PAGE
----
241 Main St., Wareham
Open Wednesday through Saturday, 4:30 to 8:30 p.m.
Major credit cards accepted
At the rear of a small building on Main Street in Wareham Village is the busiest culinary secret in town.
The tiny, intimately elegant Café Soleil, which opened in October 2011, is open only four nights a week. It does no advertising, and its Internet presence consists of just a Facebook website. It takes no reservations, and there isn’t even a telephone in the place; we had to get co-owner Leanne Hunt’s cellphone number from her so people could contact her about the restaurant.
But on a usually slow Wednesday night in the restaurant world, the place was full. The reason is simple. The offerings are limited but can best be described as really good down-home cooking, and where you’ll pay no more than $13.75 for the highest-priced entrée, the marinated steak tips.
There’s also the hands-on owner, who’s more mother than restaurateur.
“I just like feeding people,” said Leanne Hunt. “I want to make sure people eat well.”
On top of that, the view is tremendous. The restaurant’s large windows face the Wareham River, and there’s a railroad track next to it, on which you see the occasional Cape Cod dinner train rumble by.
Leanne and her husband, Robert Hunt, both work full time at Dick’s Marine in Buzzards Bay. But last year, they took the plunge and opened Café Soleil. Leanne’s culinary experience did include 17 years at the popular, but now departed, Hell’s Blazes in Middleborough (the chowder at Café Soleil is an ode to the Hell’s Blazes favorite).
In Wareham, the couple has created a handsome little place with beadboard walls, adorned by a shelf holding creative items mostly made by Leanne. On the tables, there are charger plates bearing sayings she has painted, such as “The fondest memories are those made gathered around the table.”
That’s a fitting sentiment in this 32-seat restaurant. We started out with a unique dish, Puttin’ on the Ritz Stuffies ($4.50), six delicate puff pastries mounded with an abundant clam-meat and vegetable-bread stuffing that was a tad on the dry side but packing spicy heat. Another popular appetizer is the fried mac ‘n cheese dish ($4.50), bits of macaroni and cheese deep-fried in seasoned crumb coating.
The entrée menu is brief, with 10 items, and being so close to the ocean, we went with fresh fish all the way. The baked haddock ($10.50), a thick filet topped with a seasoned cracker-crumb topping and served with rice pilaf and butternut squash, was ample, filling and tasty, the fish done to a crunchy-yet-juicy perfection.
We also tried a special, the haddock and scallop casserole ($13), deliciously sweet scallops with fish in a creamy sauce with Ritz cracker topping, a warm and hearty dish on a chilly fall night.
We thought the best dish in our party of three was the “Six-Point Schrod en Papillote ($10.50),” named for those who are, the menu said, “counting points or just prefer something healthier.” It was a huge cut of fish baked in parchment paper to moist, flaky doneness and tasting of tarragon, garlic, lemon and white wine, served with butternut squash and an amazing a la carte side, a fried baked mashed potato ($2.50).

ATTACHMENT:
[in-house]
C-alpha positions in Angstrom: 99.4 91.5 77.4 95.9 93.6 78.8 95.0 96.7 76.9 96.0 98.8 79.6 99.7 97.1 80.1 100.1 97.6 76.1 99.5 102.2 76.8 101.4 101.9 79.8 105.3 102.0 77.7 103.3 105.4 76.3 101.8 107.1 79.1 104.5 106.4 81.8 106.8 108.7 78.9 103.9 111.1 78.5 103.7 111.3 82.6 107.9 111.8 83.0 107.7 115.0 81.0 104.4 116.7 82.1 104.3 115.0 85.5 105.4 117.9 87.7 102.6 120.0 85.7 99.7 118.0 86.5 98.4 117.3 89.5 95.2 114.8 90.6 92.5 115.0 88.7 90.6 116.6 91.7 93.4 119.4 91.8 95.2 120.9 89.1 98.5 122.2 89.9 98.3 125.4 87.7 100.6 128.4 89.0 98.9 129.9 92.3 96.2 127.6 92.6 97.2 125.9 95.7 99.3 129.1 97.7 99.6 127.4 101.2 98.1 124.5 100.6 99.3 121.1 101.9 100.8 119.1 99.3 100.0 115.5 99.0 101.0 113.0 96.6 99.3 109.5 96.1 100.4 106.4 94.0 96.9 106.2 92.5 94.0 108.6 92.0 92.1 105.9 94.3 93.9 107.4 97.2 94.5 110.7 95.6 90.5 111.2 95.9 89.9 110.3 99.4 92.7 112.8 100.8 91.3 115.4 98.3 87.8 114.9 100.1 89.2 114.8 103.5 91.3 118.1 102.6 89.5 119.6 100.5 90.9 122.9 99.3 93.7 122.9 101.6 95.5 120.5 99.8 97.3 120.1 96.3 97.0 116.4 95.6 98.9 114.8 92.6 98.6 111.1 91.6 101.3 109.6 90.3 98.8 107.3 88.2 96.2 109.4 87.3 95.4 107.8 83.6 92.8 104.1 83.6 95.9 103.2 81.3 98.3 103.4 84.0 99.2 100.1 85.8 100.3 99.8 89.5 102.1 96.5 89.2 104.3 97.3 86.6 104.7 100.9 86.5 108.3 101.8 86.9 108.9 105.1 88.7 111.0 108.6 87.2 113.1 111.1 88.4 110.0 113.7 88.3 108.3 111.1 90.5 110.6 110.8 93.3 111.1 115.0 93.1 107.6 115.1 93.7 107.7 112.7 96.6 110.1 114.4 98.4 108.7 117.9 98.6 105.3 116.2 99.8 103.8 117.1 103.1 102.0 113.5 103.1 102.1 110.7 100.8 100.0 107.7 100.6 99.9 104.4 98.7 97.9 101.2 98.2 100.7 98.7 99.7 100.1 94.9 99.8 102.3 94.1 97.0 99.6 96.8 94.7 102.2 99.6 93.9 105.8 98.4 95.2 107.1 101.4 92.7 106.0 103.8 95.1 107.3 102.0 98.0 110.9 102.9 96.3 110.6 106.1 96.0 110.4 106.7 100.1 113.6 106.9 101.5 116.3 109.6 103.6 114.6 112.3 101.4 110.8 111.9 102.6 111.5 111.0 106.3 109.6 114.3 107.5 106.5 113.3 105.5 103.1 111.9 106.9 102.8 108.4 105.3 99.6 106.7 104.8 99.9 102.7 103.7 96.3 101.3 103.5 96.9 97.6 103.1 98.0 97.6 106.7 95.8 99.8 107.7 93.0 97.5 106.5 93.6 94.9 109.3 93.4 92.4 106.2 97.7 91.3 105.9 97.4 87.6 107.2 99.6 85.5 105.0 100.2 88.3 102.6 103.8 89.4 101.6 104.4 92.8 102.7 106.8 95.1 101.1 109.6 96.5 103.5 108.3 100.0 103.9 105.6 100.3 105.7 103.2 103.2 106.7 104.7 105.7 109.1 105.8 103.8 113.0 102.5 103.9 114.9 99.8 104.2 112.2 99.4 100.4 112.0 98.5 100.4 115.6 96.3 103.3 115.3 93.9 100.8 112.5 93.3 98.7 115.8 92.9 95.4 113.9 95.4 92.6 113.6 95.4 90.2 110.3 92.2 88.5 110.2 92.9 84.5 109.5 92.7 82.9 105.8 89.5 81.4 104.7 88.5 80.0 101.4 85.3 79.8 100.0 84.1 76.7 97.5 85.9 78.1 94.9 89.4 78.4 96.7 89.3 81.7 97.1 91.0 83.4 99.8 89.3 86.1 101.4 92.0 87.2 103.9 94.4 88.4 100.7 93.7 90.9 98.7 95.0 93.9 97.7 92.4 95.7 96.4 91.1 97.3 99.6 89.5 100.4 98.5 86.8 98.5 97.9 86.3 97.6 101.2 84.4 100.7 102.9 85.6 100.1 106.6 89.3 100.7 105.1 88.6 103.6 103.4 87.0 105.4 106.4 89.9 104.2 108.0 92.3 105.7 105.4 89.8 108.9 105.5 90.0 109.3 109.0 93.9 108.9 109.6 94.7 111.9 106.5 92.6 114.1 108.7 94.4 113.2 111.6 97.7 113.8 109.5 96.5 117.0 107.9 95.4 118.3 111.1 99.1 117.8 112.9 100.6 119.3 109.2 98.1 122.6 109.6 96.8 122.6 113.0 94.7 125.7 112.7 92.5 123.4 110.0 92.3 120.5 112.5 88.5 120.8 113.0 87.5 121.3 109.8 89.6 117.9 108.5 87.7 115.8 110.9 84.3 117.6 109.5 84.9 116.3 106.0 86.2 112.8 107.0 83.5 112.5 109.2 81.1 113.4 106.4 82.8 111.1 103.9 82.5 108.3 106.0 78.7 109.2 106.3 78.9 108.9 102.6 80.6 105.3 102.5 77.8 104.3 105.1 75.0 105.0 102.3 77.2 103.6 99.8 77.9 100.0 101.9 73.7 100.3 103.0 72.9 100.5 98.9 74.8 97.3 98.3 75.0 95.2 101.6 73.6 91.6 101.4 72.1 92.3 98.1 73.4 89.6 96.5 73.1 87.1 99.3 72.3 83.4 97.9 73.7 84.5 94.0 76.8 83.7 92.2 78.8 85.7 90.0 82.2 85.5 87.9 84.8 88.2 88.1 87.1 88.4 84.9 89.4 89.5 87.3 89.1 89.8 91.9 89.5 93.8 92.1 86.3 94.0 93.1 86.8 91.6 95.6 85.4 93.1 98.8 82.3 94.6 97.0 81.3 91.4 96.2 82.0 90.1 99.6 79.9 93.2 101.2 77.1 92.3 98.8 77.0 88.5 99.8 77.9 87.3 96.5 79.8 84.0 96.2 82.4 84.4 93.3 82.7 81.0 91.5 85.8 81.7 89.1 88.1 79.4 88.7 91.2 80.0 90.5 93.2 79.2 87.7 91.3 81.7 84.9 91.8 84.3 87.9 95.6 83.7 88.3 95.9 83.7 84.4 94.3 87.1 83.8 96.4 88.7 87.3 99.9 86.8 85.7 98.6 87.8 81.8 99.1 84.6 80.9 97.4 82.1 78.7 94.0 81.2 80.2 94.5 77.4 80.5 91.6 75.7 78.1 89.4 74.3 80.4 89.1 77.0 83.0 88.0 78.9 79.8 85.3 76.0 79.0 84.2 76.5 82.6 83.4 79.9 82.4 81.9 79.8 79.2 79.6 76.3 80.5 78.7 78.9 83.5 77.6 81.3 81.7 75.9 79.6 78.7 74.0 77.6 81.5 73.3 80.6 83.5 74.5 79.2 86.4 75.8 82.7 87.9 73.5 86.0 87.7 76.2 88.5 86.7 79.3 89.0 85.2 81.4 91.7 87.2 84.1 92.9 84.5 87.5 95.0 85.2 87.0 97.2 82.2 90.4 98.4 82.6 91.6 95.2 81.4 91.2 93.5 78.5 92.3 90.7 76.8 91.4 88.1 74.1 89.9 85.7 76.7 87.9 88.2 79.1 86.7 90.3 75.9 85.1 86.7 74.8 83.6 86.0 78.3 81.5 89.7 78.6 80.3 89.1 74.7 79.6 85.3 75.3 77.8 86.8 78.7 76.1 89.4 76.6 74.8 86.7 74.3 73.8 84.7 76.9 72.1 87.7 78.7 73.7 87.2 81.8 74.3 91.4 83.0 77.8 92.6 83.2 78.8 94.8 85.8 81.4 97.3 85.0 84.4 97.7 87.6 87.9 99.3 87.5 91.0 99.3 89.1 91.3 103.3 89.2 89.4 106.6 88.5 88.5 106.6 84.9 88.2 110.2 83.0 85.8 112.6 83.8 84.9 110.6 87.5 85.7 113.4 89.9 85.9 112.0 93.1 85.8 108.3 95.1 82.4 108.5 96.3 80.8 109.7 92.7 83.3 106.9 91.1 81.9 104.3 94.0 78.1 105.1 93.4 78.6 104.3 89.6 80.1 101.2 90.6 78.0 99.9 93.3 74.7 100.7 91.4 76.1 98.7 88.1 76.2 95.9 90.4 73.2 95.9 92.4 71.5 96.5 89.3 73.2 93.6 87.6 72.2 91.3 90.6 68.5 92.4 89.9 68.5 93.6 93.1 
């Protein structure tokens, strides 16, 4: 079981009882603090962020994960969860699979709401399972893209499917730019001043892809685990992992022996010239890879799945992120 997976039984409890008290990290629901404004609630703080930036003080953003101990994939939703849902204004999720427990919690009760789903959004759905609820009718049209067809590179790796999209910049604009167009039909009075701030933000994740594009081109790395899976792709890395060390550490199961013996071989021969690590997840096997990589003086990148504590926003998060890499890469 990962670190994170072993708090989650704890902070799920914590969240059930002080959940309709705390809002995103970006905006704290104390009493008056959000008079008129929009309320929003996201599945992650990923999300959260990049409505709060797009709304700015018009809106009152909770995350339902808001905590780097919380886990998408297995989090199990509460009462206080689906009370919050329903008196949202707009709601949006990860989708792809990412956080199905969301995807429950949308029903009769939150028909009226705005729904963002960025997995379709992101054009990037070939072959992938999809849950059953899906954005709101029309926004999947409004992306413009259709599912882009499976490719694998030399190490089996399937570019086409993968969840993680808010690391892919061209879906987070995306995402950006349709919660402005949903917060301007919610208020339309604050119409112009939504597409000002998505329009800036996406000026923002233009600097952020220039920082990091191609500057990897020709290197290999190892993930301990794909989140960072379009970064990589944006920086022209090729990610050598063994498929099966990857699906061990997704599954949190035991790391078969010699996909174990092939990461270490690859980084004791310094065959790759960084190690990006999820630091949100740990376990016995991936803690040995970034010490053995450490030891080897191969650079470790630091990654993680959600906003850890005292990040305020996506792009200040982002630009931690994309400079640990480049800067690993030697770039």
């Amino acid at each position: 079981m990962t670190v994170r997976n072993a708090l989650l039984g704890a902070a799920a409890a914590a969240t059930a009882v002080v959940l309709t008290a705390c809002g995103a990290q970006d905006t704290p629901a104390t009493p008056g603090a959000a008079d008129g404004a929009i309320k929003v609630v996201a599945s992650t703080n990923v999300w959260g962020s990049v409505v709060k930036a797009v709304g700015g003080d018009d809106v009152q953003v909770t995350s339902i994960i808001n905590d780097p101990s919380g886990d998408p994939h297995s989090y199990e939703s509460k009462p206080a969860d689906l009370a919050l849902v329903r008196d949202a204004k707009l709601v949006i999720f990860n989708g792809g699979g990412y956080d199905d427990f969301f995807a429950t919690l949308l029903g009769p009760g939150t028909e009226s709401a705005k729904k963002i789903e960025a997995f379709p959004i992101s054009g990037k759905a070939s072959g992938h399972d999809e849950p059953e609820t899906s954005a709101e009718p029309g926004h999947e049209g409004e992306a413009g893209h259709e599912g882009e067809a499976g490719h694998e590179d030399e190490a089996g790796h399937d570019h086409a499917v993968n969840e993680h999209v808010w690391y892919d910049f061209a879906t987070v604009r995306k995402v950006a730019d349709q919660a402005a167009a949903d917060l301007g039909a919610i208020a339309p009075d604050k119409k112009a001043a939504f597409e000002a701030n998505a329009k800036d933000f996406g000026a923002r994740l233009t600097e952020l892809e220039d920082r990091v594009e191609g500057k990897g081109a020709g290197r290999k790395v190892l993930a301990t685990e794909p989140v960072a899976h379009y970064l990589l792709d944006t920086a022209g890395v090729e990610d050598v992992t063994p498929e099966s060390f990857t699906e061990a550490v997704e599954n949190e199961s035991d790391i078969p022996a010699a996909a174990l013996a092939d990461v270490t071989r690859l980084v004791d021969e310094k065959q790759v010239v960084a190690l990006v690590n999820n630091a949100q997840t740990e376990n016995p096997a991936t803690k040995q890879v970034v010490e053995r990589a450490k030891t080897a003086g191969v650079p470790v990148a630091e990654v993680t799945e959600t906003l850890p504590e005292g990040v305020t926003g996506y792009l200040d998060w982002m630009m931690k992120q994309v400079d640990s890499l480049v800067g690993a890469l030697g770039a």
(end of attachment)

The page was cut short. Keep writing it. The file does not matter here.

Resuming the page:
Café Soleil uses a whole baked potato skin, stuffed with seasoned mashed potatoes, coated in potato flakes and deep fried. We’ve never had anything quite like it, a crunchy-good tater down to the last flake.
Even the liquor is inexpensive here. For $3.75, you get a mini bottle of Woodbridge chardonnay, served in a little engraved ice bucket. Mixed drinks run $5 each, and the beer is $2.25 a bottle.
The dessert menu consisted of two items, called Café Cups, and we wolfed each of the cupcake-sized treats. The chocolate fudge cake ($1.50) was rich, creamy, and chocolaty great, an ultra-fudge cake topped with whipped cream.
Equally good and even cheaper was “Put the Lime in the Coconut” key lime pie in graham-cracker crust, topped with whipped cream ($1.25).
The restaurant also has a regular 241 Main Street special: any starter and salad for $6.
Virtually everything at Café Soleil is homemade, from the salad dressing to desserts to the glass candle holders on every table. Cooking is done mainly by head chef Annie Kilpatrick, with no formal training, just a knack for cranking out delicious food. Leanne Hunt created the menu, and the two work together to bring it to life.
The family feel of the place is no accident; it emanates from the back of the house to the front, with the Hunts’ son, Jordan, as fry cook and Leanne’s mom, Rose Ann Pilkington, doing the serving with her daughter — which doubles the motherly ambience. They are downright doting, ensuring your water or cocktail glass is never empty, always seeing if you need anything else.
The Hunts bought the place at auction, and on the day they did, Leanne spotted a saying on Facebook, her favorite of all the expressions she’s painted on the charger plates: “Fear is temporary. Regret is permanent.”
Check out Café Soleil, and you probably won’t regret you did.
Paul E. Kandarian